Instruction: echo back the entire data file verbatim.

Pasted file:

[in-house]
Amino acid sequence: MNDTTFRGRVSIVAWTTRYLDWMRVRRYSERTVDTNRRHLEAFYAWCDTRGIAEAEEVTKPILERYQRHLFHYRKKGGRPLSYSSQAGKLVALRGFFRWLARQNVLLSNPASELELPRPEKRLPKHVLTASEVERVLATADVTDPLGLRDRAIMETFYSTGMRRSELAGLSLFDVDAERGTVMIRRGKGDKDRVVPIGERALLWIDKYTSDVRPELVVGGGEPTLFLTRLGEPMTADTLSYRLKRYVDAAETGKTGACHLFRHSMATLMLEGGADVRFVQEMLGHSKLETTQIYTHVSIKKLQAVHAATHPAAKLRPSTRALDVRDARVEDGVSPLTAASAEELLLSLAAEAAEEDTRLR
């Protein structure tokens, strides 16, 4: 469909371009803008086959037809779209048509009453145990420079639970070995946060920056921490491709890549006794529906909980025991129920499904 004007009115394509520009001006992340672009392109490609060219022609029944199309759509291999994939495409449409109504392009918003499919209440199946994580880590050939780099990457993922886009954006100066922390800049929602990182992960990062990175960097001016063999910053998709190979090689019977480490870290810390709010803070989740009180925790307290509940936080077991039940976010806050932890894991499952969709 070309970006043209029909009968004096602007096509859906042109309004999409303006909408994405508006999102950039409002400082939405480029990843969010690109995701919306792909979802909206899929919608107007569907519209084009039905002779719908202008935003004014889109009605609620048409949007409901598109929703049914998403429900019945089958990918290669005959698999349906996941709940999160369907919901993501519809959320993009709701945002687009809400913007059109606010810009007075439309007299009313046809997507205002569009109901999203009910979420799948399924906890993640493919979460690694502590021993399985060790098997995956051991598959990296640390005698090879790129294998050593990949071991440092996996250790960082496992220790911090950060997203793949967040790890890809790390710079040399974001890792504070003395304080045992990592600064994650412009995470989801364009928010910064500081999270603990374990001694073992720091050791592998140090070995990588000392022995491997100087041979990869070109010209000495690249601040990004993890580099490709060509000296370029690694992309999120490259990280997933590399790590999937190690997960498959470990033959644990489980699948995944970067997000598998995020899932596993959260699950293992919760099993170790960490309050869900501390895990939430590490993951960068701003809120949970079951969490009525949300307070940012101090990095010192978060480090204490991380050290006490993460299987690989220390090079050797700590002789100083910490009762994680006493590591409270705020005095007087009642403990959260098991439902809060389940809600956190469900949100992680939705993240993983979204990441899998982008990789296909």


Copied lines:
[in-house]
Amino acid sequence: MNDTTFRGRVSIVAWTTRYLDWMRVRRYSERTVDTNRRHLEAFYAWCDTRGIAEAEEVTKPILERYQRHLFHYRKKGGRPLSYSSQAGKLVALRGFFRWLARQNVLLSNPASELELPRPEKRLPKHVLTASEVERVLATADVTDPLGLRDRAIMETFYSTGMRRSELAGLSLFDVDAERGTVMIRRGKGDKDRVVPIGERALLWIDKYTSDVRPELVVGGGEPTLFLTRLGEPMTADTLSYRLKRYVDAAETGKTGACHLFRHSMATLMLEGGADVRFVQEMLGHSKLETTQIYTHVSIKKLQAVHAATHPAAKLRPSTRALDVRDARVEDGVSPLTAASAEELLLSLAAEAAEEDTRLR
């Protein structure tokens, strides 16, 4: 469909371009803008086959037809779209048509009453145990420079639970070995946060920056921490491709890549006794529906909980025991129920499904 004007009115394509520009001006992340672009392109490609060219022609029944199309759509291999994939495409449409109504392009918003499919209440199946994580880590050939780099990457993922886009954006100066922390800049929602990182992960990062990175960097001016063999910053998709190979090689019977480490870290810390709010803070989740009180925790307290509940936080077991039940976010806050932890894991499952969709 070309970006043209029909009968004096602007096509859906042109309004999409303006909408994405508006999102950039409002400082939405480029990843969010690109995701919306792909979802909206899929919608107007569907519209084009039905002779719908202008935003004014889109009605609620048409949007409901598109929703049914998403429900019945089958990918290669005959698999349906996941709940999160369907919901993501519809959320993009709701945002687009809400913007059109606010810009007075439309007299009313046809997507205002569009109901999203009910979420799948399924906890993640493919979460690694502590021993399985060790098997995956051991598959990296640390005698090879790129294998050593990949071991440092996996250790960082496992220790911090950060997203793949967040790890890809790390710079040399974001890792504070003395304080045992990592600064994650412009995470989801364009928010910064500081999270603990374990001694073992720091050791592998140090070995990588000392022995491997100087041979990869070109010209000495690249601040990004993890580099490709060509000296370029690694992309999120490259990280997933590399790590999937190690997960498959470990033959644990489980699948995944970067997000598998995020899932596993959260699950293992919760099993170790960490309050869900501390895990939430590490993951960068701003809120949970079951969490009525949300307070940012101090990095010192978060480090204490991380050290006490993460299987690989220390090079050797700590002789100083910490009762994680006493590591409270705020005095007087009642403990959260098991439902809060389940809600956190469900949100992680939705993240993983979204990441899998982008990789296909």